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Contributors include Forrest Ackerman ([[Voice of the Imagi-Nation]]), Al Ashley ([[Nova (1940s)|Nova]]), Abby Lu Ashley ([[Nova (1940s)|Nova]]), Charles A. Beling, [[Louis Russell Chauvenet]], [[Leslie Croutch]] ([[Light]]), E. Everret Evans ([[Nova (1940s)|Nova]], [[The National Fantasy Fan]]), Joe Gilbert ([[The Southern Star]]), William Groveman ([[Fantaseer]]), Jules L. Lazar, Walt Liebscher ([[Chanticleer]]), Walter Marconette ([[Scienti-Snaps]]), Len Moffat ([[The Outlander]], [[Shangri L'Affaires]]), John Samuel, A.L. Schwartz, Julius Schwartz ([[The Time Traveller]]), Walt Sullivan, Dale Tarr, D. B. Thompson ([[Phanteur]]), [[Art Widner]] ([[FanFare]]), Jack Wiedenbeck ([[Nova (1940s)|Nova]]), [[Walt Willis]] ([[Hyphen]]), and C.S. Youd ([[The Fantast]]).  
Issue 28 featured an announcement that the zine would now be a monthly. A number of issues featured actual prints of photograph attached to the cover including one by [[Harry Warner, Jr.]]; another is a photo of Paul Freehafer ([[Polaris]]), Bob Madle ([[Fantascience Digest]]), Erle Korshak, Ross Rocklynne, Walt Leibscher, Dale Tarr, Forrest Ackerman, Julius Unger, Robert Thompson, [[Gertrude Kuslan]] ([[Cosmic Tales]], [[The Nucleus]]) and [[Myrtle Douglas (Morojo)]] ([[Voice of the Imagi-Nation]], [[Guteto]]) on the cover and another is a photo of Sully Roberds on the cover.  Issue 44 had a photo from the Michigan Convention on the cover. Issue 45 featured the  supplementary 1941 Fanzine Yearbook compiled by Tucker, Harry Pratt and [[Art Widner]].  All issues featured letters and fanzine reviews and news.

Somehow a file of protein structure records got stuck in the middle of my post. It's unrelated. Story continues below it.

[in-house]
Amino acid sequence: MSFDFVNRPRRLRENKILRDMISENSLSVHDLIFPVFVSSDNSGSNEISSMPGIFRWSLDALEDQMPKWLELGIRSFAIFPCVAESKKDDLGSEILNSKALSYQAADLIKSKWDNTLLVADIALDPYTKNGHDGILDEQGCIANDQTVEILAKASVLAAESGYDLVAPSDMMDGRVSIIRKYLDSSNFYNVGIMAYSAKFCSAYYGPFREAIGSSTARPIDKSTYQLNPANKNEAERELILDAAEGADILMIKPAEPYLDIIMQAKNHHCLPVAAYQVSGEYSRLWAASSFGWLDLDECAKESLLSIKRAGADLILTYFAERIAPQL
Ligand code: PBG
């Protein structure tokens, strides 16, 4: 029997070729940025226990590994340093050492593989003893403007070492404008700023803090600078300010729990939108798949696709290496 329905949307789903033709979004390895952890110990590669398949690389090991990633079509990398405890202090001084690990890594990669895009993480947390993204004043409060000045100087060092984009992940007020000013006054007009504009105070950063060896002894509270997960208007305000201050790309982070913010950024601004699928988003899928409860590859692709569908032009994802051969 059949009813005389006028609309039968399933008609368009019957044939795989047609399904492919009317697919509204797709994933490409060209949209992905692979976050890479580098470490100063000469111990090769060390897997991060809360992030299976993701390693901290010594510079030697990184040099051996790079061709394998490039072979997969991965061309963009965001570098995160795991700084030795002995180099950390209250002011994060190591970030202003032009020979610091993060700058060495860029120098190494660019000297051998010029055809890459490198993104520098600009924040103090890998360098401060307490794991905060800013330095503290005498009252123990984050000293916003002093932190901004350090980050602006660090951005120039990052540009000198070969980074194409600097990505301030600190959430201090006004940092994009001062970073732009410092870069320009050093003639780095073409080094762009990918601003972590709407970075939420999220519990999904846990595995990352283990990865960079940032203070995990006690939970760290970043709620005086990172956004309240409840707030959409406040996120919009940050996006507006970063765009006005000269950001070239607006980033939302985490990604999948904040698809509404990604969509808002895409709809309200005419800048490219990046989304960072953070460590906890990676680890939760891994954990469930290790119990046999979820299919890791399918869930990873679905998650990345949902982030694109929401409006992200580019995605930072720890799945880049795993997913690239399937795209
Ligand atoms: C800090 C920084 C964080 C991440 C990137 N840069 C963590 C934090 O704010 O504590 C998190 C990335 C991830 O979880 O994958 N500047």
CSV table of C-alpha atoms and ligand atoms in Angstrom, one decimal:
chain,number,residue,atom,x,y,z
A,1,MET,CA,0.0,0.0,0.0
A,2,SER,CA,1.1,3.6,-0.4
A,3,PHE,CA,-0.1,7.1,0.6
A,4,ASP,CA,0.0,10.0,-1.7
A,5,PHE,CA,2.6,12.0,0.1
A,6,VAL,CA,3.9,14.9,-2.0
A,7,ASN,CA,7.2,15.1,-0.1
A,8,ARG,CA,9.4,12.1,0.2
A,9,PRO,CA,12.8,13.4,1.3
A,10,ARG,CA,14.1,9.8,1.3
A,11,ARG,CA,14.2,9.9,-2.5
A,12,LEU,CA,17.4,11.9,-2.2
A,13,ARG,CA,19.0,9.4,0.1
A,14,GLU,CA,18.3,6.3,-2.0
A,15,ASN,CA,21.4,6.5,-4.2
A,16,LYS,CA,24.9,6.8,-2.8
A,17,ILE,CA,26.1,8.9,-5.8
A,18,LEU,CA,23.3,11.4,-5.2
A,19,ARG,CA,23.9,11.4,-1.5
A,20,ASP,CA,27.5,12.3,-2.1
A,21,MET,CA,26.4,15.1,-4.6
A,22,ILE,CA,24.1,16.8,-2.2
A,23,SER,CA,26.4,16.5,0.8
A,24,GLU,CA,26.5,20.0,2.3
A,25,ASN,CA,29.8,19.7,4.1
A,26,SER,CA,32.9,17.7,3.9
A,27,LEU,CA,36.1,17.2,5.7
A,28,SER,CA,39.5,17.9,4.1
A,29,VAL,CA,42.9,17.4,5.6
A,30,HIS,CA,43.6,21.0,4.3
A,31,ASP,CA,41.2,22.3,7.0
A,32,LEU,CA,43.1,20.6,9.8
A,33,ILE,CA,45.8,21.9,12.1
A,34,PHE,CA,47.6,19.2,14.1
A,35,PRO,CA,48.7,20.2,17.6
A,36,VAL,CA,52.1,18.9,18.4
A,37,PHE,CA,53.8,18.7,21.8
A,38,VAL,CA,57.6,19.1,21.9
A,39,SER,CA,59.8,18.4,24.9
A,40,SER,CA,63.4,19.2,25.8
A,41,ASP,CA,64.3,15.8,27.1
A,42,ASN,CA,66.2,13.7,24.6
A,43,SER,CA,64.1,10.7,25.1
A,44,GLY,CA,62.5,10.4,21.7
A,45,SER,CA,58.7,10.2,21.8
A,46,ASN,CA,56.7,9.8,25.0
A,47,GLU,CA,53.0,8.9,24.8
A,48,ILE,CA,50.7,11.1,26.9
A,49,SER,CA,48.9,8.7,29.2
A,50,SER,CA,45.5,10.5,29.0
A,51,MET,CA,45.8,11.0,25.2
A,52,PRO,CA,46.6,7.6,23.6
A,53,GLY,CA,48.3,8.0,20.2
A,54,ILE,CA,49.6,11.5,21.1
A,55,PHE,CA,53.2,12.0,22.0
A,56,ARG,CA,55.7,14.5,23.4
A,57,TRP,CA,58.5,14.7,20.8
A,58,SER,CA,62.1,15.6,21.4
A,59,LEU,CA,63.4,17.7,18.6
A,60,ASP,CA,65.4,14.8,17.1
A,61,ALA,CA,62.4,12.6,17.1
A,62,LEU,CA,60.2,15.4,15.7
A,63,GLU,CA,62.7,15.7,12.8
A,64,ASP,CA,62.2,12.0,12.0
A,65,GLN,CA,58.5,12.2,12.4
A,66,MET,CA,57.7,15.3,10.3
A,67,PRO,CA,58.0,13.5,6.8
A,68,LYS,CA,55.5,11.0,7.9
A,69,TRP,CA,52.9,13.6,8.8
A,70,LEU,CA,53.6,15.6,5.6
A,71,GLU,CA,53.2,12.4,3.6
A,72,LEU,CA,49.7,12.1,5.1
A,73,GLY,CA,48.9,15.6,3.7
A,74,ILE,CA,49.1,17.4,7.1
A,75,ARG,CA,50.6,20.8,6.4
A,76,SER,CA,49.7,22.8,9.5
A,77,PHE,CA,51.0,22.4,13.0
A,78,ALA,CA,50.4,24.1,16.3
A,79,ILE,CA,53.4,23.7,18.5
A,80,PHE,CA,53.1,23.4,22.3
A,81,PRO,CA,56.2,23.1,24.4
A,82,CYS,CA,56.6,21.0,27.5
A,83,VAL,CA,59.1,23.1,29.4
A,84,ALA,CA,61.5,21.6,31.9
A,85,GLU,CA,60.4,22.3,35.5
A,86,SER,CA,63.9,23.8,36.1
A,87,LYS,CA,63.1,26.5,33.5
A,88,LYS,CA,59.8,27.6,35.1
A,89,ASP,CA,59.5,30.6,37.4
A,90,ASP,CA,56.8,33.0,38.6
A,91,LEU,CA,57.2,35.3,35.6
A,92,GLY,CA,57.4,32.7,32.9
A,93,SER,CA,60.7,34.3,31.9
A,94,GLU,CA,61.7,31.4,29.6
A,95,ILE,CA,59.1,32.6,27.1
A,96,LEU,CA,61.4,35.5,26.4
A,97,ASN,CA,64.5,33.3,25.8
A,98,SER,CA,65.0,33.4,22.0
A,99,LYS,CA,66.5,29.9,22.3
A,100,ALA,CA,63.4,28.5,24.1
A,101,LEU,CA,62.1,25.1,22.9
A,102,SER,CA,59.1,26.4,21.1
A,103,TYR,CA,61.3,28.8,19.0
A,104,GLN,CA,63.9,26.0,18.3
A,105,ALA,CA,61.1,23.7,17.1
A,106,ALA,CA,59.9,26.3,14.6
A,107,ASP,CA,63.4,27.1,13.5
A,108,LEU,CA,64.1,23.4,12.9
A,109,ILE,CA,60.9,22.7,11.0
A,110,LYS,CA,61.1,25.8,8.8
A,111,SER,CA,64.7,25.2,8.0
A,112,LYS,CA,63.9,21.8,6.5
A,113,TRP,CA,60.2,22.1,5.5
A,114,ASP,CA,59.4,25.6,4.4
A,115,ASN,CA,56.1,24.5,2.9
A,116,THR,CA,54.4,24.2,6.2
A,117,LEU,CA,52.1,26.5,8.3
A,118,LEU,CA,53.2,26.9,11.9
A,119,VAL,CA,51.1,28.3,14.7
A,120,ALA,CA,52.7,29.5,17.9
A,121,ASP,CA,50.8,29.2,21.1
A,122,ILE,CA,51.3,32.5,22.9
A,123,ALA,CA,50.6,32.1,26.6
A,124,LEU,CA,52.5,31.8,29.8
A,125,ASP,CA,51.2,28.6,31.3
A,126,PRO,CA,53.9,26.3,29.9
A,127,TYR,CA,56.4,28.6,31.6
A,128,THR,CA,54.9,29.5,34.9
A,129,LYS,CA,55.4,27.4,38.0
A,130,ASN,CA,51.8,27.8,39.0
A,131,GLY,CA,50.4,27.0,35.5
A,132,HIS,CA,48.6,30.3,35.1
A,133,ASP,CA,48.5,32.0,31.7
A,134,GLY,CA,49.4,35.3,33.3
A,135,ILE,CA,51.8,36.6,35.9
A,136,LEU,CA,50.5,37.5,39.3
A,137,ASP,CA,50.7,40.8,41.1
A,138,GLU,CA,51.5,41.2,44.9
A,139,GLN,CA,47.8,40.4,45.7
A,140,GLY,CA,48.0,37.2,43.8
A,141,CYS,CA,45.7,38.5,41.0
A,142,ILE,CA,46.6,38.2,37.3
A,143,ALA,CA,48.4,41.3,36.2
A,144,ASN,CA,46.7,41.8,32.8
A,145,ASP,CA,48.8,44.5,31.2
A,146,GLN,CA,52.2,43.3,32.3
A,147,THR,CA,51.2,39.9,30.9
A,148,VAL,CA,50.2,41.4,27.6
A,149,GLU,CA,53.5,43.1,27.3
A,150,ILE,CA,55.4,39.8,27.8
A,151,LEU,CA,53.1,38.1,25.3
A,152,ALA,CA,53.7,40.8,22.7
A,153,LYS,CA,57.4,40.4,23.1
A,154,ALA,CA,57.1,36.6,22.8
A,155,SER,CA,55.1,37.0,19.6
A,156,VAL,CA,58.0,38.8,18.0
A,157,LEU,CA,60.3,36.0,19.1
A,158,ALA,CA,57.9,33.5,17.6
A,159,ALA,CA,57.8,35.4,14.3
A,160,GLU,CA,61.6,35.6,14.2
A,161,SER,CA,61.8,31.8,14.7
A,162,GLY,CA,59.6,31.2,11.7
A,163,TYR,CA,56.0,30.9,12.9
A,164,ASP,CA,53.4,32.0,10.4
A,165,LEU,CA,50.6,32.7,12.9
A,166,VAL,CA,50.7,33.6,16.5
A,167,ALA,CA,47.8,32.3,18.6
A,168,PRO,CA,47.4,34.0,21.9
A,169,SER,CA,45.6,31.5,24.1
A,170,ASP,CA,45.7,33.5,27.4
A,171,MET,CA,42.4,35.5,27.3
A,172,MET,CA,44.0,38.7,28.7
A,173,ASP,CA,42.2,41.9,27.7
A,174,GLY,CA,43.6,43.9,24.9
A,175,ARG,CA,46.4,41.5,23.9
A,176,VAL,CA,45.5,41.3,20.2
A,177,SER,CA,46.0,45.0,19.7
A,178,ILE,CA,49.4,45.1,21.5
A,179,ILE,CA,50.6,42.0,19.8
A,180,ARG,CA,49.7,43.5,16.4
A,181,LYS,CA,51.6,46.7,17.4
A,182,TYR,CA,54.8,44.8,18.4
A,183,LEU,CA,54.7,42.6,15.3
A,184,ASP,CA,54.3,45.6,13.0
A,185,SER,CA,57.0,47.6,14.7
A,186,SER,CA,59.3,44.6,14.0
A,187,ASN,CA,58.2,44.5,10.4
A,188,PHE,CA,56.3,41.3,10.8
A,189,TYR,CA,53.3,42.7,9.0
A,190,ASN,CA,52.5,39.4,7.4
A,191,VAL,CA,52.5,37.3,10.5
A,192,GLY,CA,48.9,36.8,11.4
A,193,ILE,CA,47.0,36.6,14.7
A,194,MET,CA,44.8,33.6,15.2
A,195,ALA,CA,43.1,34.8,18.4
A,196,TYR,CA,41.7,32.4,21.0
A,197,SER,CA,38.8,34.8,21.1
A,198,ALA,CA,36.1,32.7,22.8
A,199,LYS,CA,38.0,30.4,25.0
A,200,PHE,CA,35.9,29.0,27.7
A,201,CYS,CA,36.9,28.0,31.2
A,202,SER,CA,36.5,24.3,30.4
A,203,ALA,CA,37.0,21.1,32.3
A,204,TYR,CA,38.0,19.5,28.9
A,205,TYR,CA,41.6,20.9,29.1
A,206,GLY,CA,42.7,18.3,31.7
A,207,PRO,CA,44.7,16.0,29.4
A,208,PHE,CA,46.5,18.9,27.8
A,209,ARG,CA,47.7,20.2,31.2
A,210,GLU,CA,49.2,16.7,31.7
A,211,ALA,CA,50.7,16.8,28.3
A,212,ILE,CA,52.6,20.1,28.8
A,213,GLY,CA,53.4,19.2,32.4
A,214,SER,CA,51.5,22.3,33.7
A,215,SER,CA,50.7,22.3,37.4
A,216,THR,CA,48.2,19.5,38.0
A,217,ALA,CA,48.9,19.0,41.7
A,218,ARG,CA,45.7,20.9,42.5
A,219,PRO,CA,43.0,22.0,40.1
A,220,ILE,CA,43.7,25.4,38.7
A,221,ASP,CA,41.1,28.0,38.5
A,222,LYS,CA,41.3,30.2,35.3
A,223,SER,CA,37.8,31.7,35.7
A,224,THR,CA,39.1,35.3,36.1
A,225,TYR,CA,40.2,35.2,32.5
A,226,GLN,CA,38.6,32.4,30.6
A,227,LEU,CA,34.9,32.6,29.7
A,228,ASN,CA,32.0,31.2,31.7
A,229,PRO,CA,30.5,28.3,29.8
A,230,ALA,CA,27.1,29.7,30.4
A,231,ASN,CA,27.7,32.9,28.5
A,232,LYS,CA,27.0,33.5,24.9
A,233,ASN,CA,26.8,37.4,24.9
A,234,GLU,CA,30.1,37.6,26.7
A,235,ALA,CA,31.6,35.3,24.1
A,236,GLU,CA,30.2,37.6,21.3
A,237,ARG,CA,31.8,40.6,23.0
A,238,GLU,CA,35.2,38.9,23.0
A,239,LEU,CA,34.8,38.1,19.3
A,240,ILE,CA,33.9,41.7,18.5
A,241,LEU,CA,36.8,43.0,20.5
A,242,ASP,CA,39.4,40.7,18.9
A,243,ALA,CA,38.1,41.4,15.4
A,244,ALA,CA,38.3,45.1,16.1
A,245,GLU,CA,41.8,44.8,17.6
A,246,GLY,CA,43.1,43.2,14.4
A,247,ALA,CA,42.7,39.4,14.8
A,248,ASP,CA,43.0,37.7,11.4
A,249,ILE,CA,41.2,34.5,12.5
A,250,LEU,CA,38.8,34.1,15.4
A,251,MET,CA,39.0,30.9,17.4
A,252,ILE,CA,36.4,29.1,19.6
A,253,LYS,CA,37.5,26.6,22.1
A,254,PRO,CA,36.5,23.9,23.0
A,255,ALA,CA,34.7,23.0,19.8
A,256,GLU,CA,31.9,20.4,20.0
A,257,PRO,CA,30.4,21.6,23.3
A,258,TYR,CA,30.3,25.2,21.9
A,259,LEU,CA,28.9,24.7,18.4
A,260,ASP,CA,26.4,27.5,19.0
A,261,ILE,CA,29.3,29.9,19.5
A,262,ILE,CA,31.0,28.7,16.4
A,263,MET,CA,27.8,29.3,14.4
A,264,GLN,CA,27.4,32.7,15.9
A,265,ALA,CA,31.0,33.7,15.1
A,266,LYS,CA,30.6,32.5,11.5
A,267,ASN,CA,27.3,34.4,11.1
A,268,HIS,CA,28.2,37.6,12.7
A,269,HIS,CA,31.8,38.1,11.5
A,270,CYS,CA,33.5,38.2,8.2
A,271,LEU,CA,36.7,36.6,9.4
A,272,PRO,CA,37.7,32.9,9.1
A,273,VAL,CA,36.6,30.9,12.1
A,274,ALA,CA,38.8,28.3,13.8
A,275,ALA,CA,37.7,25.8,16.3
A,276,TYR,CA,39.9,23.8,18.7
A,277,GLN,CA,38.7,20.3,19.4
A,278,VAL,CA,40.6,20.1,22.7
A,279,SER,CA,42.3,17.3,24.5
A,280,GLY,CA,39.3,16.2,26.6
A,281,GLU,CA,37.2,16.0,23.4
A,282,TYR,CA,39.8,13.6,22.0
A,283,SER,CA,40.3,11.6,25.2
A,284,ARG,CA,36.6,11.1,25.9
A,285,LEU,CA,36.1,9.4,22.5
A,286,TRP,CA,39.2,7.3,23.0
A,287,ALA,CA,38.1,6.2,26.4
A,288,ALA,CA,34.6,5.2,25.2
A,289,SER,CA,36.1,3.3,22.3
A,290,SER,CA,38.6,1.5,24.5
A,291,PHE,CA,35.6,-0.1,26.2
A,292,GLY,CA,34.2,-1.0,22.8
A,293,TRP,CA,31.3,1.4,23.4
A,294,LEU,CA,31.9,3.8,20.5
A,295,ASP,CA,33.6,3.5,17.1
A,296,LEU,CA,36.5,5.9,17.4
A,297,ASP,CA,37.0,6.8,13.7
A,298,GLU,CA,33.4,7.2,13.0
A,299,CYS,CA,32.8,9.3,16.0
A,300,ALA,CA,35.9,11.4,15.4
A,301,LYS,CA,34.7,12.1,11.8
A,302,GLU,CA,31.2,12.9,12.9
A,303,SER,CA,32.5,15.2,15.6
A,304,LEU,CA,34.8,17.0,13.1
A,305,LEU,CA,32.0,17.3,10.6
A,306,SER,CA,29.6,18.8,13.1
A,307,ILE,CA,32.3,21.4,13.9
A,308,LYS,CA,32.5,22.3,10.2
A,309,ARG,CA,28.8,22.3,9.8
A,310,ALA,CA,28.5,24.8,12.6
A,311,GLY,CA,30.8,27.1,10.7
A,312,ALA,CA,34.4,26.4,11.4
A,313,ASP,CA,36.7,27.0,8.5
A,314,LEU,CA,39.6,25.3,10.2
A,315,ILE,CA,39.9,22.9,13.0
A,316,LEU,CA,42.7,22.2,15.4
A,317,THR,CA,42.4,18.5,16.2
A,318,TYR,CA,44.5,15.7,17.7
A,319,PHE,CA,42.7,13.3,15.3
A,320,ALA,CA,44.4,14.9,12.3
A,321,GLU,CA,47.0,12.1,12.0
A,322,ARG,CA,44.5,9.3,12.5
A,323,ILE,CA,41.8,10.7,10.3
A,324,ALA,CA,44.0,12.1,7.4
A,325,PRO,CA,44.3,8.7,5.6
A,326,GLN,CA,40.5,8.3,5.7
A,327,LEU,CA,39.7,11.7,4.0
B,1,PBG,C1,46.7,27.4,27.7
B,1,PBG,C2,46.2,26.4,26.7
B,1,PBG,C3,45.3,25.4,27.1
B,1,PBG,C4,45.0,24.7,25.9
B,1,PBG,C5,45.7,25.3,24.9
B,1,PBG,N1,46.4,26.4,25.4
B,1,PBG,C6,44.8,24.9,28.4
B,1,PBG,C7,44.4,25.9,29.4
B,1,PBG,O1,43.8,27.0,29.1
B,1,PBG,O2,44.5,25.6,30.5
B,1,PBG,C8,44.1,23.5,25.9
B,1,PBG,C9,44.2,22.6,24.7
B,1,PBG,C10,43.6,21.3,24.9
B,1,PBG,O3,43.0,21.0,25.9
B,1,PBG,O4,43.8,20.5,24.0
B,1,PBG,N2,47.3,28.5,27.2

Issue 28 featured an announcement that the zine would now be a monthly. A number of issues featured actual prints of photograph attached to the cover including one by [[Harry Warner, Jr.]]; another is a photo of Paul Freehafer ([[Polaris]]), Bob Madle ([[Fantascience Digest]]), Erle Korshak, Ross Rocklynne, Walt Leibscher, Dale Tarr, Forrest Ackerman, Julius Unger, Robert Thompson, [[Gertrude Kuslan]] ([[Cosmic Tales]], [[The Nucleus]]) and [[Myrtle Douglas (Morojo)]] ([[Voice of the Imagi-Nation]], [[Guteto]]) on the cover and another is a photo of Sully Roberds on the cover.  Issue 44 had a photo from the Michigan Convention on the cover. Issue 45 featured the  supplementary 1941 Fanzine Yearbook compiled by Tucker, Harry Pratt and [[Art Widner]].  All issues featured letters and fanzine reviews and news.

Revision as of 02:07, 7 March 2012

Le Zombie  Issue 24 1940 Cover by Damon Knight
Le Zombie
Issue 24 1940
Cover by Damon Knight

Le Zombie was a science fiction fanzine published by Wilson "Bob" Tucker (1914-2006).

Le Zombie was "published every time a zombie awakens." The first issue was released in Bloomington, Illinois, U.S.A. December 1938, intended as a 'rider' with a weekly newszine called Fantasy News. It was a typed, doubled-sided news sheet subtitled "Tucker's Candid Comment". As of the sixth issue, it no longer accompanied Fantasy News, but was now a 'rider' with Nova. Issue 2, the convention issue, was 6 pages, and Issue 10 of August 1939, saw Le Zombie emerge as a four page zine with photos and a cover, and become a subscription zine.